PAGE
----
Here are the thoughts on Midwest Gaming Classic I posted on my Facebook wall...
First off, just to get this out of the way...Billy Mitchell was there despite the bombshell that happened just a few days earlier. Personally I think the video evidence against his Donkey Kong scores is pretty damning, but at the same time, I got to talk with him for the second time. We didn't talk anything about the big stink. But the feeling I got from him was not at all that of an egotist that the Billy-bashers love to condemn. Instead, in our short talk he was very respectful and had kind words for the gaming community in general. Whatever YOU think of him, that's your opinion, and I respect that, but from my experiences, he seems to be a cool guy. And when I talked to him at MGC, he certainly was a class act. But I am NOT getting involved in the pro-Billy / anti-Billy wars.
Now that that's out of the way...some overall thoughts in general...
My primary goals: 1) get a working Commodore 64, 2) get at least two homebrews from Packrat Games, 3) get the three books I brought signed by the authors, and 4) get the two Activision games I brought signed by the developers. Success on 1, 2, and 3. Secondary goal: get a trackball for Atari 2600/7800 that will work with the trackball hacks. Not a success.
MGC this year afforded me my third time getting to chat with Walter Aldro Day Jr. I first met him at Galloping Ghost in 2015, and again at Underground Retrocade in 2016. All three times I got to talk to him, one thought went through my mind: "Wow, what a nice guy." Always a pleasure to talk with Walter; and it was an honor to have him walk by our table when I was doing my world record attempt on the Atari 7800 homebrew b*nQ, the late Ken Siders' interpretation of Q*bert.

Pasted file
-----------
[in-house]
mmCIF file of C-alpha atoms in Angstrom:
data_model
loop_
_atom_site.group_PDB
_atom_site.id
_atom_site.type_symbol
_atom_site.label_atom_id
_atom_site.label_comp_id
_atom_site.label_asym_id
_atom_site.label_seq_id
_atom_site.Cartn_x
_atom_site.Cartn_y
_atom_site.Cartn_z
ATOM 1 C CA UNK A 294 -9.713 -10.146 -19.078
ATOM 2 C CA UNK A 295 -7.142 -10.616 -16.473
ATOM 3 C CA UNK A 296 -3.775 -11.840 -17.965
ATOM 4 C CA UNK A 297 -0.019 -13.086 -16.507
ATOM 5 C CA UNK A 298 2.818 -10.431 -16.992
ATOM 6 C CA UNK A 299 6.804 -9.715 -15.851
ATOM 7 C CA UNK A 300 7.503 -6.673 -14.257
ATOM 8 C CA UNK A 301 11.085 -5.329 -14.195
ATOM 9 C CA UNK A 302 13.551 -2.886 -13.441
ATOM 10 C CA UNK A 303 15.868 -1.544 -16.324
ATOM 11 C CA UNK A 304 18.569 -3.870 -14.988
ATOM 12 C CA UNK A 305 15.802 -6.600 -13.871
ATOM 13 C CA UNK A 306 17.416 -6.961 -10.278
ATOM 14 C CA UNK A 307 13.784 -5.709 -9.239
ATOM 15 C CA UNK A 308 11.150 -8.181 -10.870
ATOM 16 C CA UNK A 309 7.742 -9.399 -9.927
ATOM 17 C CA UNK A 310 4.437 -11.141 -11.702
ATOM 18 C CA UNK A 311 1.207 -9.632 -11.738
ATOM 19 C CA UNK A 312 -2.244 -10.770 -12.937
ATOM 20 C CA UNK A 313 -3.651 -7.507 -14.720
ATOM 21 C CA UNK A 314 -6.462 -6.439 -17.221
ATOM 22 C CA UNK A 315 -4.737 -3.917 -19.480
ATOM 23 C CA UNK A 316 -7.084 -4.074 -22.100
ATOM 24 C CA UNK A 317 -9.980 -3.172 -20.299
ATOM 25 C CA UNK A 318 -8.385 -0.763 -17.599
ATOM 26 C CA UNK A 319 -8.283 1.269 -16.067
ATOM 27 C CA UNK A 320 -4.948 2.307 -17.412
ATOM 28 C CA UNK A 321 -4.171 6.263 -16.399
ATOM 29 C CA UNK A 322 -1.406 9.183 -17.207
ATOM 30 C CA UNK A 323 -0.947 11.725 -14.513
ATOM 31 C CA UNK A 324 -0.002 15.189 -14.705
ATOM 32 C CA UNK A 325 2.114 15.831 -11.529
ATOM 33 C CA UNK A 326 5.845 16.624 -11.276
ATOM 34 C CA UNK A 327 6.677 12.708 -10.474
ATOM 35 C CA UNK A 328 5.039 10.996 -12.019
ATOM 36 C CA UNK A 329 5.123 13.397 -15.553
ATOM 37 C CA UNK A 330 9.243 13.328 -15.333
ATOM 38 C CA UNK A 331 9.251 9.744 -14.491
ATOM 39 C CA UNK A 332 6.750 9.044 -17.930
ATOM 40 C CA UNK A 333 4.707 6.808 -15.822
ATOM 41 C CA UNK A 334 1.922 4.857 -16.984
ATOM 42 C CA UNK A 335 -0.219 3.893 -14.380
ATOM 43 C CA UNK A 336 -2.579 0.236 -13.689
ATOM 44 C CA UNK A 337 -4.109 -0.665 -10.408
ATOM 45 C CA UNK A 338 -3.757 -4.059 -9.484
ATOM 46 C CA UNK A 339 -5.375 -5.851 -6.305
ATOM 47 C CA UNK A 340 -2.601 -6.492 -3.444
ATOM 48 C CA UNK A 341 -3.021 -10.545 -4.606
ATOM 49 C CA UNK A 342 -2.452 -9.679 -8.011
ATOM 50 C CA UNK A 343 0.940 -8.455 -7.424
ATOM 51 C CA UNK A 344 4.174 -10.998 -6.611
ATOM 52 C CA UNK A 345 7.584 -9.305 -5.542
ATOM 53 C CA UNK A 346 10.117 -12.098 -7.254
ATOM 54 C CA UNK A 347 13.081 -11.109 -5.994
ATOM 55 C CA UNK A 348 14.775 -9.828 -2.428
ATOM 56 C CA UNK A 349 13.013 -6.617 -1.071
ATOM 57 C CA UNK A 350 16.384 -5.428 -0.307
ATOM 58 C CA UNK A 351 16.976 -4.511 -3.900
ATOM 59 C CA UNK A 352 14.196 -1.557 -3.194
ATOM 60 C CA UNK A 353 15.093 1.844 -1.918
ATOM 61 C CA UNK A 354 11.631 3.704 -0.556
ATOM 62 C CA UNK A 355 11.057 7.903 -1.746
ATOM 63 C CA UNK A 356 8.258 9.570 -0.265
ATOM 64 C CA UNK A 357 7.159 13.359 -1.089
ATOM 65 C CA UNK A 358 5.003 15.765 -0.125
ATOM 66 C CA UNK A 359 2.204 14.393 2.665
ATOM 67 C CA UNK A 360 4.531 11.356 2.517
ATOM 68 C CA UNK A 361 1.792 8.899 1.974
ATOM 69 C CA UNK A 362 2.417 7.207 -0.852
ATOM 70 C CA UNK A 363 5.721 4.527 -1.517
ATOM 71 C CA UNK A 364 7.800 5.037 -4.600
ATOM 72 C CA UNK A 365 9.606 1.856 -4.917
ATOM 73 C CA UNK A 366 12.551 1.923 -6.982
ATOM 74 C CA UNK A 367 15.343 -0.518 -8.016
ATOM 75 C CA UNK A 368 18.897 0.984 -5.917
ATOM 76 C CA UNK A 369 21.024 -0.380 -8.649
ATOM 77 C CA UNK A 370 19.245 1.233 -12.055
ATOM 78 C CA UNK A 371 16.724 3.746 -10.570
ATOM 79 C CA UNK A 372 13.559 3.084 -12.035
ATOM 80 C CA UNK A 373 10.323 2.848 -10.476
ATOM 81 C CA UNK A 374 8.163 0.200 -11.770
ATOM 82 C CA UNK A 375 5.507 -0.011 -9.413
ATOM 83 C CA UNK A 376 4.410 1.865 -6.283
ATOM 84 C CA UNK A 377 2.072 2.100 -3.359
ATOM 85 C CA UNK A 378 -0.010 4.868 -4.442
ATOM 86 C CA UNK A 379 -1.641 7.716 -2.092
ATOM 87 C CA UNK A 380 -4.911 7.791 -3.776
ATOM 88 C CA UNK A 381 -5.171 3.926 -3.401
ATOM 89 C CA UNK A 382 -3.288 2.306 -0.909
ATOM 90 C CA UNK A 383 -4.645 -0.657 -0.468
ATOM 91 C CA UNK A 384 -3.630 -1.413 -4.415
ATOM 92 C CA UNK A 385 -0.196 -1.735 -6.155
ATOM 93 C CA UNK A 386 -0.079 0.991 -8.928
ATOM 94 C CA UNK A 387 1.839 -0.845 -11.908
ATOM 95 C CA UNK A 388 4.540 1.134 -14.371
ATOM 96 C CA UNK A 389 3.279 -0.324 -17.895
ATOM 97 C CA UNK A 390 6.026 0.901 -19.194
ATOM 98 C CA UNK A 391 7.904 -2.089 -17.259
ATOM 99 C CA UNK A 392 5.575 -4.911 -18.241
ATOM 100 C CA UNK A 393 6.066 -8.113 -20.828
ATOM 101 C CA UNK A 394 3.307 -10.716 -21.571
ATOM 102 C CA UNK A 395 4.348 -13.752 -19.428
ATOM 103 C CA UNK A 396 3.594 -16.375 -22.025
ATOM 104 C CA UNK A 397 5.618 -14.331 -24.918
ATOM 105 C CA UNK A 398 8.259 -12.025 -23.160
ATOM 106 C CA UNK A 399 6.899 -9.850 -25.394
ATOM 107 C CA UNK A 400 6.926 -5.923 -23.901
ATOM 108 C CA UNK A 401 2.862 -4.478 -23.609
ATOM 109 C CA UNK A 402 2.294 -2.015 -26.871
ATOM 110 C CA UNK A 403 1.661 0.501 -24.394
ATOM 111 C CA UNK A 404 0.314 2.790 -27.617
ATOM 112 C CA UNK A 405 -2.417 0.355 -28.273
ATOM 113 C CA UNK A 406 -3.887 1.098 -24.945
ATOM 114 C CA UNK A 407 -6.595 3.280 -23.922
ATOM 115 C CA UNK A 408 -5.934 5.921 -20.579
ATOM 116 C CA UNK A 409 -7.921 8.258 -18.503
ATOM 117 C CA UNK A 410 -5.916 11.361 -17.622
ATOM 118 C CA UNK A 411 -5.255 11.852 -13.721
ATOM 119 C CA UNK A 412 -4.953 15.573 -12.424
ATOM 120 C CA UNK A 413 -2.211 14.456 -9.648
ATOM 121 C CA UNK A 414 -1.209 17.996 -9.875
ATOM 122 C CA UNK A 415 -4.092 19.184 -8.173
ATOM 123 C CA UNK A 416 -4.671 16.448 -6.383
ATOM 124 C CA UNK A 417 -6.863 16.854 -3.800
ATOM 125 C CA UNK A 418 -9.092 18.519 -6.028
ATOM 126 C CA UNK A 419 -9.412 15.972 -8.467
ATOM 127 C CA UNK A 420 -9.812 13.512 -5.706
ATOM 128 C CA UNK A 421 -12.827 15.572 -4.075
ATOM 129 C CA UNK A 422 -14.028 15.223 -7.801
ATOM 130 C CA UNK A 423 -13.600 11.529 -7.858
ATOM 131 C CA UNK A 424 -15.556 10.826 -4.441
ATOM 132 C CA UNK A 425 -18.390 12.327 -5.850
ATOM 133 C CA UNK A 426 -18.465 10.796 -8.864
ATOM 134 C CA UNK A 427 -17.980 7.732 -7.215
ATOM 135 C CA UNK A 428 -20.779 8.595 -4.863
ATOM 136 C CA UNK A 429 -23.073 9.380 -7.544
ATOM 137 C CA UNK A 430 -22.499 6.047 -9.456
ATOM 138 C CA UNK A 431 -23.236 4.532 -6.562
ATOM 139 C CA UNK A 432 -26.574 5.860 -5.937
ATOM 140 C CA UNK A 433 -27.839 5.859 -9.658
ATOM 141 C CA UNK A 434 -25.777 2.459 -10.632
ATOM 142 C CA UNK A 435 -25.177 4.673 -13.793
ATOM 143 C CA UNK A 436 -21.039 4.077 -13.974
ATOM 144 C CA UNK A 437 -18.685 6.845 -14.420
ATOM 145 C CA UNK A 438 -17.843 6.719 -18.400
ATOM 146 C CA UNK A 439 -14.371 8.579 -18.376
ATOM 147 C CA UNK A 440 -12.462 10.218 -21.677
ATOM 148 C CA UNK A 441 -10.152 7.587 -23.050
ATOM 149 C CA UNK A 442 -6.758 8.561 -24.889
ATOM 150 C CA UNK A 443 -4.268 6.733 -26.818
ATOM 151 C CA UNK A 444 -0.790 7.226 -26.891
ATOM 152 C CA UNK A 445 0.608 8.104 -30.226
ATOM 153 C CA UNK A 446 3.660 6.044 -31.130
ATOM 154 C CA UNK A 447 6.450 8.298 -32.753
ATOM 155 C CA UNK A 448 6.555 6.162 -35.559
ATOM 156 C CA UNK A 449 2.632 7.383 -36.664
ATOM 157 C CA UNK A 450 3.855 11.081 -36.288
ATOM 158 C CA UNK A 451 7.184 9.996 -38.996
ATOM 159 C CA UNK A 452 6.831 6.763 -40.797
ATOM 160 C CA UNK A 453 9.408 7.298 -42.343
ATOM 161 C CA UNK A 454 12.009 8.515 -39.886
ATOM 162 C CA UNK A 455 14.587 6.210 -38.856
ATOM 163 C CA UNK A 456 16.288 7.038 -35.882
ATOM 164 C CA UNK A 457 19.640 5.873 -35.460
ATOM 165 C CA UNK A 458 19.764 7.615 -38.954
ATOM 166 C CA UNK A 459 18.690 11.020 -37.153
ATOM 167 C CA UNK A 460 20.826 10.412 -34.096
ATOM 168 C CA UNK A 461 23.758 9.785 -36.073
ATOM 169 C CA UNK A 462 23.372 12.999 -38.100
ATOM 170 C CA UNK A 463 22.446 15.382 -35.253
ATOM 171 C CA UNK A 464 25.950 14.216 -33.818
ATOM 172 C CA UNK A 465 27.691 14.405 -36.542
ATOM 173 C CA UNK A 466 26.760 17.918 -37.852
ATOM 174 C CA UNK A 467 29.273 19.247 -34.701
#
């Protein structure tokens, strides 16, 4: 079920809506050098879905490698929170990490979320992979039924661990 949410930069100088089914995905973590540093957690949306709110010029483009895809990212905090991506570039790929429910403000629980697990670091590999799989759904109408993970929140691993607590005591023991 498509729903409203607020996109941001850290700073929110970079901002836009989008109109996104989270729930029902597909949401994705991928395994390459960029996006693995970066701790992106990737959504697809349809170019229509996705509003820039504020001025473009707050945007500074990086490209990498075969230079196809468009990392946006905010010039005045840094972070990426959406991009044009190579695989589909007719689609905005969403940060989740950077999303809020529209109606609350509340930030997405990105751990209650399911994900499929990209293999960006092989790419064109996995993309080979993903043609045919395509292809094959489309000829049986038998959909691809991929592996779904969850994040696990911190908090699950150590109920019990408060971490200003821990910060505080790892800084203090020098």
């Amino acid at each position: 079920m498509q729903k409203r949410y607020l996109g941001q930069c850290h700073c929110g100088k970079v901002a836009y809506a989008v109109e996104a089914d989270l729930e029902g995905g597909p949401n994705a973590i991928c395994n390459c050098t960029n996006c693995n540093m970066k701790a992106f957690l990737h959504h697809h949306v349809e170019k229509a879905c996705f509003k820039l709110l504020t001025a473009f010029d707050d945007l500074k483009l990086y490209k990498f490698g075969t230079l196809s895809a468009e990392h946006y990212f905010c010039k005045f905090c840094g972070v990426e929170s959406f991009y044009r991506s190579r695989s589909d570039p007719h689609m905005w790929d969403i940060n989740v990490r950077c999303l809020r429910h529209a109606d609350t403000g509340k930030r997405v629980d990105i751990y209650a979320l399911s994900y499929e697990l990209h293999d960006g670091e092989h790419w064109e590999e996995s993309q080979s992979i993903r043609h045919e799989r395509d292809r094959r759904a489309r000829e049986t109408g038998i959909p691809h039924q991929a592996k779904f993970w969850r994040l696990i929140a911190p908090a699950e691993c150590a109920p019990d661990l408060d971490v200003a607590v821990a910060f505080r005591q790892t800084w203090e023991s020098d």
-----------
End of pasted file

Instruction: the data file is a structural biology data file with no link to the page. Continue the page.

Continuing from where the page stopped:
Speaking of Q*bert...a pleasure as usual to see Jeffrey Lee, a true gentleman with some amazing creativity. And I know I'm a jerk for saying this, but one of the highlights of the weekend was watching James White rage-quit Faster Harder More Challenging Q*bert. Jim, I know you're a serious gamer, and you've always been good to me, but man...I'm sorry, I got a good laugh out of that. No offense meant!
Speaking of Atari 7800...some of you might have seen my desperate post asking if anybody going to the show had a 7800 power supply to either lend or sell. When I was setting up my side of the table, I plugged everything in, turned everything on, except...the 7800 wouldn't power up. After trying a few troubleshooting steps, it fired up!....and then *poof!* out again. Thanks to my friend and longtime podcast supporter Keith Sheehan for lending his power supply! (BTW, I DID get my power supply working...sort of -- the catch was the power supply's cable had to be in JUST the right position.)
As we all know, there are people you meet in person who turn out to be absolutely nothing like you imagined. Well...there is one longtime online/podcasting friend I got to meet who turned out to be EXACTLY as I imagined he'd be, and I mean that in the absolute best way possible. It was an honor to finally meet and get to hang out with William Pepper and his family. (And yes, I do hope that Sophie and I can put the bitterness behind us. I'm willing to call it a truce if she is.) Bill's podcast Atari Bytes is very creative: every week he plays an Atari 2600 (or occasionally Atari 7800) game and makes a story out of the game. He also has a very educational monthly podcast called It's a Podcast, Charlie Brown, which focuses on the Peanuts TV specials and feature-length films. And people who follow me on Facebook will see me plug his book In the St. Nick of Time around Thanksgiving -- that's going to be an annual read for me. (Trust me, it's really, really good.)